22 SES 12 A, Teaching, Learning and Assessment in Higher Education
This paper contributes to the theme of the conference as it has at its centre, a method of data collection which we believe to be creative and innovative. The paper arose from the concerns of a professional doctoral student and her supervisor regarding the level of reflexivity displayed within a professional doctoral thesis and was written in response to a question raised at the viva: Can one be too reflexive? Davies et al (2004) acknowledge the spectrum of reflexivity and are clear that there can be no set amount that can be ‘just right’, in performative terms. Kamler and Thompson (2006) advise that each person needs to experiment to find what is the most appropriate voice of authority for him or her. Despite, or perhaps because of, its elusiveness, a measure of what is ‘just right’ is still a matter of judgment. Too much and it risks being seen as self-indulgent; too little and the reader/examiner is left guessing what went on during the doctoral process; and long expositions about the ‘dilemma’ of how much is ‘just right’ are likely just to annoy.
The paper seeks to account for the way we practiced reflexivity in order to consider and challenge power relations and reflect on movements in and out of spaces, thus tracking the means by which the subaltern student found her tentative and emerging authoritative voice (Skeggs, 2002). In so doing we hope to stimulate a dialogue around what it means to ‘do’ reflexivity in the context of doctoral study, and as such, anticipate that this paper may contribute to the complex decisions made around reflexivity for neophyte researchers, and their supervisors.
It tells of the reflexive ‘trip’ undertaken by the student and supervisor, and using a dialogic approach, seeks to consider how reflexivity was ‘done’. In so doing, we have identified three lines along which reflexivity appears to have been practised: conceptual, ethical and performative. These expose reflexivity as partial, fragmented and dynamic, leading to the contention that it would appear to do its work by disturbing, disrupting and opening up new possibilities.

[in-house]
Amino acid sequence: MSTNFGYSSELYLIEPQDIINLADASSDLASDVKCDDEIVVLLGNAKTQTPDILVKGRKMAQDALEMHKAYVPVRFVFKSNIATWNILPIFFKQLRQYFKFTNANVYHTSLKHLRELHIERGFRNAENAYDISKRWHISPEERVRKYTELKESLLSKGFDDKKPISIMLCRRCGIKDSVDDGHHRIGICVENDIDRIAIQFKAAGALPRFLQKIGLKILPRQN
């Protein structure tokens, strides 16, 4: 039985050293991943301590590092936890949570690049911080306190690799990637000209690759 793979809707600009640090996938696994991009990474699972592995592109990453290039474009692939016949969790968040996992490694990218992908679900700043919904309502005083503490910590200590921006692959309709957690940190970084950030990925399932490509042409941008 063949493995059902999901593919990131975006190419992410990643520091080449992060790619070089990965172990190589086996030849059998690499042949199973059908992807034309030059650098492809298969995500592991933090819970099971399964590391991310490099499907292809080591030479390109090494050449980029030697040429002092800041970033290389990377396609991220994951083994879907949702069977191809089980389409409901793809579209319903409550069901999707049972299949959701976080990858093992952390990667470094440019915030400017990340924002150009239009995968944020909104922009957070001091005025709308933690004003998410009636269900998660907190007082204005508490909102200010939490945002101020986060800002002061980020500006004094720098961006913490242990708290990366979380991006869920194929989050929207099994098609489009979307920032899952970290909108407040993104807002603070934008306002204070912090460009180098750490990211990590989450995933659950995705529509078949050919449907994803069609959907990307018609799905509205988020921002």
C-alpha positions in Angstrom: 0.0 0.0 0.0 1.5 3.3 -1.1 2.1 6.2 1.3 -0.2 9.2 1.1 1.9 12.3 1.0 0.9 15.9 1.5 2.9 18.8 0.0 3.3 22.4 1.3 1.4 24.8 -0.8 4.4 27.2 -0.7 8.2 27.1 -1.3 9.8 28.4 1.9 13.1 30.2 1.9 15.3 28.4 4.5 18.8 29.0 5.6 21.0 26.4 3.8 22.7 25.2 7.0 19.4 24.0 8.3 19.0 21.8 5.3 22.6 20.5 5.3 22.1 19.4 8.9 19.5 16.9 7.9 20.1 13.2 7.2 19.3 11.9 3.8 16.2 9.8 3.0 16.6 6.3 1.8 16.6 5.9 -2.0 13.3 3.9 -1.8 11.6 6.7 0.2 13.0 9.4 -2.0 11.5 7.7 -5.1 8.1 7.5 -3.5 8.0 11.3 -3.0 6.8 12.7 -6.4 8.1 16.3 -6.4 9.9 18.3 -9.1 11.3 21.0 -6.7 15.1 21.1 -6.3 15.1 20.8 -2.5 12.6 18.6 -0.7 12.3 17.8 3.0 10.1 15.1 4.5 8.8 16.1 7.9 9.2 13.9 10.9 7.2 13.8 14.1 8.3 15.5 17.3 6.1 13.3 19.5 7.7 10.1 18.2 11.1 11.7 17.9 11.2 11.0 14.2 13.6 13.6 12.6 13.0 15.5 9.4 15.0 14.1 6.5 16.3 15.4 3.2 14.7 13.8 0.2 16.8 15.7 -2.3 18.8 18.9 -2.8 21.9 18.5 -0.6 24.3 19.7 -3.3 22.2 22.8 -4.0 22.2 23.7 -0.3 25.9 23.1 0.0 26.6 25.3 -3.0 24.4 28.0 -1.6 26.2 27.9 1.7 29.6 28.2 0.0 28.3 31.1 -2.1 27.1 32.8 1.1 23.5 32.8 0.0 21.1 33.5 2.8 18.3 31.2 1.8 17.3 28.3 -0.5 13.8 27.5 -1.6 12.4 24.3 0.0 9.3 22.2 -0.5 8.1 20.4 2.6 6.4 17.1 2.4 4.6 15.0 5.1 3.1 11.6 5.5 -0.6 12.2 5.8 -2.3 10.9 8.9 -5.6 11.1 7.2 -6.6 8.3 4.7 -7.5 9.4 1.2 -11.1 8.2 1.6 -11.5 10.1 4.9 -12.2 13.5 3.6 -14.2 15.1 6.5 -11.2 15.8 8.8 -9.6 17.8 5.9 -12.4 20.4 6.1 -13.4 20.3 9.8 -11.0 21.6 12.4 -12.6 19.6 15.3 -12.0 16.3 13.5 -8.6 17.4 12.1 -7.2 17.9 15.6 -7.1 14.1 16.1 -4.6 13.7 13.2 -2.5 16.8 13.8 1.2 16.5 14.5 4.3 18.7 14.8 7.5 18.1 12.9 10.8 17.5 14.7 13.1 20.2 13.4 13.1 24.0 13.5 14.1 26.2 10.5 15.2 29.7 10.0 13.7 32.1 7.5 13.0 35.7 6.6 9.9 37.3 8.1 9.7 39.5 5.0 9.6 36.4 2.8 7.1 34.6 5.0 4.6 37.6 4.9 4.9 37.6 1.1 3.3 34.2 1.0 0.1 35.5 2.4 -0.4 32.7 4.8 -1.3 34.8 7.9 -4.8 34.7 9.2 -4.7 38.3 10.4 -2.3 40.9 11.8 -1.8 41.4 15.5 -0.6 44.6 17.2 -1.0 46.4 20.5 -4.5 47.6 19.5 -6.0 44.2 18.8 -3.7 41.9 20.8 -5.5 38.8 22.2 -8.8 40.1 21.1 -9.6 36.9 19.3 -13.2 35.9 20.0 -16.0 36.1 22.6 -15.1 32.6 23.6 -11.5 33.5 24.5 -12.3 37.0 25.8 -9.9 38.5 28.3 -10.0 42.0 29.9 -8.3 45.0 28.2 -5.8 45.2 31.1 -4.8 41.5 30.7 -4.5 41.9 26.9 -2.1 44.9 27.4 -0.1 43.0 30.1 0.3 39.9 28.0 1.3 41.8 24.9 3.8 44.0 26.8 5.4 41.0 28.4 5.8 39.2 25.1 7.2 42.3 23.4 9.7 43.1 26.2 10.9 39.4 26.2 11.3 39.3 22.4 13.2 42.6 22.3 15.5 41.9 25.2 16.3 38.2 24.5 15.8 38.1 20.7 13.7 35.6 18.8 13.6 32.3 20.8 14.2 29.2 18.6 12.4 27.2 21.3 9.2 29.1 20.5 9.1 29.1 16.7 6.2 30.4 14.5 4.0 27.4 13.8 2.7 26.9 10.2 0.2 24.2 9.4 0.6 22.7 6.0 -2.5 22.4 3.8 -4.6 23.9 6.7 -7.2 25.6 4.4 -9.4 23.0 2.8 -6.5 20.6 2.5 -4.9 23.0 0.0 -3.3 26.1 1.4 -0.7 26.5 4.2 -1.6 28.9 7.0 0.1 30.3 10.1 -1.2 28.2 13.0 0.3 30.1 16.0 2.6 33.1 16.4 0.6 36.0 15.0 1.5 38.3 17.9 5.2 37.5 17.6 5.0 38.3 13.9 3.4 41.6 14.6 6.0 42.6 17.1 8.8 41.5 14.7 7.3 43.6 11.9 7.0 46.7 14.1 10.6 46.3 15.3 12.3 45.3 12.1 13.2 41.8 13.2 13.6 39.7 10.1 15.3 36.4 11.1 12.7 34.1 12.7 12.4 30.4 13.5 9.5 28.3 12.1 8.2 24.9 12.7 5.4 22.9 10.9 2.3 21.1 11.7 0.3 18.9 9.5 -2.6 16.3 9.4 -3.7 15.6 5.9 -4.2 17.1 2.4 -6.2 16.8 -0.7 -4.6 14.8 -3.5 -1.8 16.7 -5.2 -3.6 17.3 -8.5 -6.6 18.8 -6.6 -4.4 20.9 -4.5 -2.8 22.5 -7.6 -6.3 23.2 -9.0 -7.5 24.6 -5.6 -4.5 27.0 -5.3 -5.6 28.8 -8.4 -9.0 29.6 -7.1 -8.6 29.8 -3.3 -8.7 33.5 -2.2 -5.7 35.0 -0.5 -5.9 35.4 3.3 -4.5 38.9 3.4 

Adkins, Lisa. 2003 ‘Reflexivity: Freedom or Habit of Gender?’, Theory, Culture & Society 20(6): 21–42. Barnacle, Robyn and Inger Mewburn. 2010. "Learning Networks and the Journey of 'Becoming Doctor'." Studies in Higher Education 35 (4): 433-444. Batchelor, Denise and , Roberto, Di Napoli. 2006. "The Doctoral Journey: Perspectives." Educate 6 (1): 13-24. Davies, Bronwen, Jenny Browne, Susanne Gannon, Eileen Honan, Babette Mueller-Rockstroh, and Eva Bendix Petersen. 2004. "The Ambivalent Practices of Reflexivity." Qualitative Inquiry 10 (3): 360-389. Deleuze, Gilles. 1995. Negotiations. Trans M Joughin ed. New York: Columbia University Press. Drake, Pat. 2010. "Grasping at Methodological Understanding: A Cautionary Tale from Insider Research." International Journal of Research & Method in Education 33 (1): 85-99. Forbes, Joan. 2008. "Reflexivity in Professional Doctoral Research." Reflective Practice 9 (4): 449-460. Kamler, Barbara and Pat Thomson. 2006. Helping Doctoral Students to Write: Pedagogies for Supervision. Abingdon: Routledge. Patai, Daphne. 1994. “(Response) When method becomes power”. In Power and method: Political Activism and Educational Research (pp. 61–73) edited by Andrew Gitlen . New York: Routledge. Pillow, Wanda. 2010. “Confession, catharsis, or cure? Rethinking the uses of reflexivity as methodological power in qualitative research”. International Journal of Qualitative Studies in Education. 16 (2): 175-196 Richardson, Laurel. 2003. "Writing: A Method of Inquiry" In Collecting and Interpreting Qualitative Materials., edited by Norman K. Denzin and Yvonna S. Lincoln. 2nd ed. London: Sage Publications. Skeggs, Beverley. 2002. “Techniques for Telling the Reflexive Self”. In Qualitative Research in Action, edited by Tim May. London: Sage Publications. Taylor, Carol A. 2011. "More than Meets the Eye: The use of Videonarratives to Facilitate Doctoral Students' Reflexivity on their Doctoral Journeys." Studies in Higher Education 36 (4): 441-458.
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